Beyond Google Images Part 3
This series of posts is adapted from the Library Information Seminar “Beyond Google Images”, which looks at issues and problems faced when sourcing images from the web and gives examples of a range of useful image resources available to College staff and students.
For Part 1: Introduction, click here.
For Part 2: Google Images and other search engines, click here.
Part 3: Why use image databases? considers the advantages of using specialist image resources instead of image search engines, with reference to the criteria of findability, quality and copyright already discussed. Later episodes will look at examples of resources for Art, Design and Architecture as well as other subject areas and general-interest collections.
Part 3: Why use image databases?
What is an image database?
For the purposes of this article, an image database is a self-contained, searchable collection of images made available online for either a limited group of users (e.g. students at eca) or the general public. Examples range from vast museum and gallery collections, to commercial image libraries, to subscription-only services and other password-protected educational databases. While the contents of some of these are visible to search engines, many more are invisible because of password-protection or technical issues.
As discussed previously, search engines index the contents of web pages, and as such retrieve images based largely on the surrounding text. In an image database, however, each image is attached to a catalogue record containing information that might include its title, its creator, a caption or description, subject headings or keywords and so on. This information is used to retrieve images that match our search query. Most databases offer a range of search options, which may include simple keyword searching, advanced searching by specific “fields” or parts of the catalogue record, filtering of results by particular criteria and browsing by creator, period, subject etc.
What are the advantages of using image databases?
The previous episode described the features of image search engines like Google Images, and pointed out their shortcomings in terms of images’ findability, their technical and aesthetic quality, and our ability to re-use them while respecting copyright. Image databases address these problems in various ways – one of the main factors being that, unlike search engines their content is selected, digitised and catalogued by human beings. So, how do they help?
Databases help particularly with the problem of findability. As well as correctly identifying an image’s title and creator, a professional cataloguer can make explicit in words features that search engines currently cannot detect such as the objects or people represented, or concepts or themes it expresses. They might also organise the collection into appropriate categories that allow browsing for similar or related images. Also, most databases deal with a particular subject area, so you can be pretty sure your search terms mean what you want them to mean. These features make searching more efficient, and make browsing or exploring imagery more enjoyable and meaningful. It’s much easier to compare different images with the same subject or by the same artist, for example, by simply clicking on links. Try clicking on the image from Eastern Art Online above, then click on the links in the various categories (e.g. in “Object type” click on “netsuke”) to see how the database allows you to browse easily.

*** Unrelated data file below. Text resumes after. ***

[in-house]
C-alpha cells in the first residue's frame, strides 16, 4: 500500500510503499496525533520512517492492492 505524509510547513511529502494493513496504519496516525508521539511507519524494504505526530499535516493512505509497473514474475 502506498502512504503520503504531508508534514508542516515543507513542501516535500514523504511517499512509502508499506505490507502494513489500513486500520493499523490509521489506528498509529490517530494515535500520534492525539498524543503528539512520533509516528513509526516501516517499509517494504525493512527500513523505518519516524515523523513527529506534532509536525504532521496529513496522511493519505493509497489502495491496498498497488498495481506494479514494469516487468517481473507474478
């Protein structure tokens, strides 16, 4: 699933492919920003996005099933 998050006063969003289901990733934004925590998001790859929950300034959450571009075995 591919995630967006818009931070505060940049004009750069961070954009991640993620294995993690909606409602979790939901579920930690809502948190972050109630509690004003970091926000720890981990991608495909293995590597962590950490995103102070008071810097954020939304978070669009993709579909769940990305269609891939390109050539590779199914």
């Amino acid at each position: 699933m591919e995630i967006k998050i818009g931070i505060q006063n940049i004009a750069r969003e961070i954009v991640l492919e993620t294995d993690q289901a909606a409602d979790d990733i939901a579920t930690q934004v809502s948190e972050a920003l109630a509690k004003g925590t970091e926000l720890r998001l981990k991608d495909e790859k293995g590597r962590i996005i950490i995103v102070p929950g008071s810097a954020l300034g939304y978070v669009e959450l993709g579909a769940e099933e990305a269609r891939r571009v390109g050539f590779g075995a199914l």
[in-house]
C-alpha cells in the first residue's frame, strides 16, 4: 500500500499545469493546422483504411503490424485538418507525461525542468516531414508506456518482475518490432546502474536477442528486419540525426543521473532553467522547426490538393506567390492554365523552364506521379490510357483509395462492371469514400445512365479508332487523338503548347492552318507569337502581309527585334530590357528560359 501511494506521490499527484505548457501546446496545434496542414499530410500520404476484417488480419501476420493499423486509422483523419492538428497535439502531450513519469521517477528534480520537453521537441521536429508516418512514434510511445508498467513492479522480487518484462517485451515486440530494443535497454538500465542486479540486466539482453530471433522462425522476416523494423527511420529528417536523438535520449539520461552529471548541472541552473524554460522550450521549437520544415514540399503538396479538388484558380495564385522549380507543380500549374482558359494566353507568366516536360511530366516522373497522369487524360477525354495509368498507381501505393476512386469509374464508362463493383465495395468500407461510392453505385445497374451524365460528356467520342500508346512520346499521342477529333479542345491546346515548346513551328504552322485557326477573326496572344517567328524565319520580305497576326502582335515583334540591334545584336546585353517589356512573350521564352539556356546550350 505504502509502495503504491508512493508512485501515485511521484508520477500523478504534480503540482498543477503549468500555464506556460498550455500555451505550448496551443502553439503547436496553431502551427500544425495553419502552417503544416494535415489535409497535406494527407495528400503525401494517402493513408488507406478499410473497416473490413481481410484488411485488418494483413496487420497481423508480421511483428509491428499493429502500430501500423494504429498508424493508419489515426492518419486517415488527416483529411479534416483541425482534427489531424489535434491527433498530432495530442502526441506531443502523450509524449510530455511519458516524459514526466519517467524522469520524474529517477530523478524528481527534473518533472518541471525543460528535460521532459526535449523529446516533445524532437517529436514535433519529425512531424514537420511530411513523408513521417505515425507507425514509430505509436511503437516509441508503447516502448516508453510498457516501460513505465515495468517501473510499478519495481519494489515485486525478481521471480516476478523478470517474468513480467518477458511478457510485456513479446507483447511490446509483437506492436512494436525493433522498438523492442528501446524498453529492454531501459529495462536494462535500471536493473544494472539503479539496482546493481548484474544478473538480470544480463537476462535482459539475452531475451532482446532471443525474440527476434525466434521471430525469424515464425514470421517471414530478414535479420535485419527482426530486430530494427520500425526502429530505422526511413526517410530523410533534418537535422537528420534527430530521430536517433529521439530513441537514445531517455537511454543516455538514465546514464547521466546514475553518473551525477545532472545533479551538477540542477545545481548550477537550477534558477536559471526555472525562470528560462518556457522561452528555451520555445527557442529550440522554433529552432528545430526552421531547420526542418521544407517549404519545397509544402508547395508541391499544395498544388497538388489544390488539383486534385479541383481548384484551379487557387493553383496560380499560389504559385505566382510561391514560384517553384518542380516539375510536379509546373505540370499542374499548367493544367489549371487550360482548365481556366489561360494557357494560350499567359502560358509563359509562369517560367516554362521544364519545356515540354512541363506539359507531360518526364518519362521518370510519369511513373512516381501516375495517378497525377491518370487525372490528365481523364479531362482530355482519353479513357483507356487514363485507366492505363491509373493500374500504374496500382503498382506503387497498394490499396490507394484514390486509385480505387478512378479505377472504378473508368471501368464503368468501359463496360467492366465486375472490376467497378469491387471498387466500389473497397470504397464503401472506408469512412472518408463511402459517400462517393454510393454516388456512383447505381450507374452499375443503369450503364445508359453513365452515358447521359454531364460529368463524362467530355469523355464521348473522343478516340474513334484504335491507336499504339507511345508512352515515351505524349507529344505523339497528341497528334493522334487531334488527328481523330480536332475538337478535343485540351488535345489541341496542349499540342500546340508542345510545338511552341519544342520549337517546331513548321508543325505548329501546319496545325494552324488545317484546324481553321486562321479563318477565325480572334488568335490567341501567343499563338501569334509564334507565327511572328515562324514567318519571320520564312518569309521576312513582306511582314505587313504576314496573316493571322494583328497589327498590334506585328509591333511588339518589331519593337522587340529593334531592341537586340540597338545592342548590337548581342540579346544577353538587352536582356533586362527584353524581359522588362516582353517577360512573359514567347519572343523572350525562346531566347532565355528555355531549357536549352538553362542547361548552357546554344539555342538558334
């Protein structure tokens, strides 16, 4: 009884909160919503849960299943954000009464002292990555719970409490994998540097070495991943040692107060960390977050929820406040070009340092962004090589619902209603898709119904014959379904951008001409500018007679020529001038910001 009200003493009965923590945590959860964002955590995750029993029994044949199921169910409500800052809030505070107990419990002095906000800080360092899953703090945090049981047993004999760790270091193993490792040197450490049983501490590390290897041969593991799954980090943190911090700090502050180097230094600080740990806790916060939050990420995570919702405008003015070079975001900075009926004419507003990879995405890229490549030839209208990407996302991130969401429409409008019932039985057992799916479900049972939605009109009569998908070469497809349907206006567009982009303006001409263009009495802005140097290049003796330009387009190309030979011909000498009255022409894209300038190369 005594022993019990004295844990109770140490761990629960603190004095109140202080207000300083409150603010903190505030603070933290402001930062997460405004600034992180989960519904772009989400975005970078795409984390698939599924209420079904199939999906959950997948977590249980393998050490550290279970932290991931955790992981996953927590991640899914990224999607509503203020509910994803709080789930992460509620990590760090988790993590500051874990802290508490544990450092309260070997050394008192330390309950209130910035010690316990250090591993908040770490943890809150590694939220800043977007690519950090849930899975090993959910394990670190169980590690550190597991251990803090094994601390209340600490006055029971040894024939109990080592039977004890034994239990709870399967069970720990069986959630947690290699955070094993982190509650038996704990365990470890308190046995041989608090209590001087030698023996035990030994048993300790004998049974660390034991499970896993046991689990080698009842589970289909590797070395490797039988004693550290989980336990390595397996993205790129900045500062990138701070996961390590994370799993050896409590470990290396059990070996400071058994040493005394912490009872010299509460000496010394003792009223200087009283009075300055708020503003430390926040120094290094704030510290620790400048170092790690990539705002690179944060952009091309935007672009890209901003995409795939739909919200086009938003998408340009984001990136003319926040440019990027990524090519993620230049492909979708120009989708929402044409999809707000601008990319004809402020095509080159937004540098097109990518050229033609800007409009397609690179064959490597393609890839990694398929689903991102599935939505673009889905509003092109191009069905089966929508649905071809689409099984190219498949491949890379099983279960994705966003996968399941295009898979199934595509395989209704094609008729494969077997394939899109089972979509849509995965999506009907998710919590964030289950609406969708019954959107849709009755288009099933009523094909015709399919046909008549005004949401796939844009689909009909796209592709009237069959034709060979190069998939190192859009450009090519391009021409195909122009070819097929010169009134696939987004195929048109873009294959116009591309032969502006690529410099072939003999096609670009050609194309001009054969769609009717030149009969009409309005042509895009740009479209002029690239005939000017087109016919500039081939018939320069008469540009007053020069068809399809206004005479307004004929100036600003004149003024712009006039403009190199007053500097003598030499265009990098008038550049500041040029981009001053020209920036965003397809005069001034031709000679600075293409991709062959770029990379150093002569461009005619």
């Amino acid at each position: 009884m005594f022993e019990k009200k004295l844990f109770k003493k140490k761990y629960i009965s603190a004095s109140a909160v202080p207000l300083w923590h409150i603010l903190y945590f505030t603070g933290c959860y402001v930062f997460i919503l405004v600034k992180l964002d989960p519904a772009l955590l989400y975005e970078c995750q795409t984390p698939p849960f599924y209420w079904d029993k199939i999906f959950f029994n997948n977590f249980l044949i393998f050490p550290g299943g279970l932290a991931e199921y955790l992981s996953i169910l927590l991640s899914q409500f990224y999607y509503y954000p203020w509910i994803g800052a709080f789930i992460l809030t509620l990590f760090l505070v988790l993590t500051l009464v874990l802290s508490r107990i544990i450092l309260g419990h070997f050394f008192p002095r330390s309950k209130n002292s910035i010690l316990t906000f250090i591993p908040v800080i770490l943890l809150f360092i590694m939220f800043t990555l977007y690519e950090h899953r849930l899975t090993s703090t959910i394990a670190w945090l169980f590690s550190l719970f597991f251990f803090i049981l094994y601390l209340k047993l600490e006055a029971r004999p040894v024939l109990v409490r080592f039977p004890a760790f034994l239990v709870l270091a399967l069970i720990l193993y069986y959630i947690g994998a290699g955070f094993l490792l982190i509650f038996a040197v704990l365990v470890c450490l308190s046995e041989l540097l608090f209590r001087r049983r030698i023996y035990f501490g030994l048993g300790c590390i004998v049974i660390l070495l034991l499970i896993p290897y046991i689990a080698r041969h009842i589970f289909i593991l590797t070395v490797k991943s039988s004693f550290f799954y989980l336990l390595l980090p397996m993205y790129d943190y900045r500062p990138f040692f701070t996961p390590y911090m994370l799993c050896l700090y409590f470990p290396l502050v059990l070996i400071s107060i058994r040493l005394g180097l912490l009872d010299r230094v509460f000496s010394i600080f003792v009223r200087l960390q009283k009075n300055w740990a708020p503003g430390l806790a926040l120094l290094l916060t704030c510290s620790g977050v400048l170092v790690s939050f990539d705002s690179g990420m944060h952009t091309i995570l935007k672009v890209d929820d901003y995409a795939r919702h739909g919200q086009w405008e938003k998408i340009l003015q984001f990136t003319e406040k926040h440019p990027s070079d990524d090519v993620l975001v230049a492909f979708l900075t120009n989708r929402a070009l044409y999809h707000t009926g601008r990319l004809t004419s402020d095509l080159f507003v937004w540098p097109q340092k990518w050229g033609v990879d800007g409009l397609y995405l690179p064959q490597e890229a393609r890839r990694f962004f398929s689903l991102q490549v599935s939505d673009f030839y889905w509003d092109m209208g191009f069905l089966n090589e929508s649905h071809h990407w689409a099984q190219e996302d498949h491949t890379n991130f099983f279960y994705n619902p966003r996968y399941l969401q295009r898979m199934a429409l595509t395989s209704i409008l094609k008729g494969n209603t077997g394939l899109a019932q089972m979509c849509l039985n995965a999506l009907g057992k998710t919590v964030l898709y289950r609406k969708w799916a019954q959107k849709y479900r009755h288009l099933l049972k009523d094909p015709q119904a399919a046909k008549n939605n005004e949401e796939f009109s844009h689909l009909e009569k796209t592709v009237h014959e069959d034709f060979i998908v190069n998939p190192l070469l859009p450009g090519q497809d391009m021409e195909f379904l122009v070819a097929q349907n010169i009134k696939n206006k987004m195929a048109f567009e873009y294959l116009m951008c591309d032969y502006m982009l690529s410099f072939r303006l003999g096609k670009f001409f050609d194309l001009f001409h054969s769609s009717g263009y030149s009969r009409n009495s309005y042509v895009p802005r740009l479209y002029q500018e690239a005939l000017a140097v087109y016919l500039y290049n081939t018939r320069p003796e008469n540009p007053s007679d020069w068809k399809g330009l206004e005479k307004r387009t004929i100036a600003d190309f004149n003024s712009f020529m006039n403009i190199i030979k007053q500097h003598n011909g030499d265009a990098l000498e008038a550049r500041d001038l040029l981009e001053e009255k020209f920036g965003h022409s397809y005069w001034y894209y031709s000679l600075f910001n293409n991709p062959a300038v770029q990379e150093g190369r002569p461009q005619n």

Expert digitisation of databases’ content generally leads to improved technical quality, although this can vary significantly from site to site. You’ll find that educational databases often provide the best quality images. (To get an idea of the high resolution images available from some collections, click on either of the images from the Library of Congress above, then click on the thumbnail – if you have a fast internet connection you can download a very detailed 16MB TIFF version of the image). The fact that images are selected for inclusion, usually by expert curators, also implies that the images are considered to be “good” or “interesting” images, although of course such subjective judgements are problematic. At any rate there should be less risk of having to wade through lots of mediocre images as sometimes happens with Google.
In terms of copyright, what you are allowed to do with the images varies from collection to collection. You’ll find that most allow one copy of an image to be downloaded or printed for personal use or private study, so you should be fine if you’re using an image for reference. Other collections will allow further educational use such as reproduction in essays or teaching materials. In some cases, the materials are public domain and can be freely used for any purpose. So while the situation remains complex, image databases have the advantage over search engines that you are at least explicitly told what you can and cannot do with their contents – look for a link to “copyright information” or “terms and conditions”.
This episode has highlighted in general terms the advantages of using specialist image databases rather than search engines. As well as making it easier to find images, such resources often offer much better quality and resolution, and make it clear what you are allowed to do with the images under copyright law.
There are hundreds of specialist image databases available online. The following episodes will show you how to find quality resources, and give examples of databases across a range of subject areas.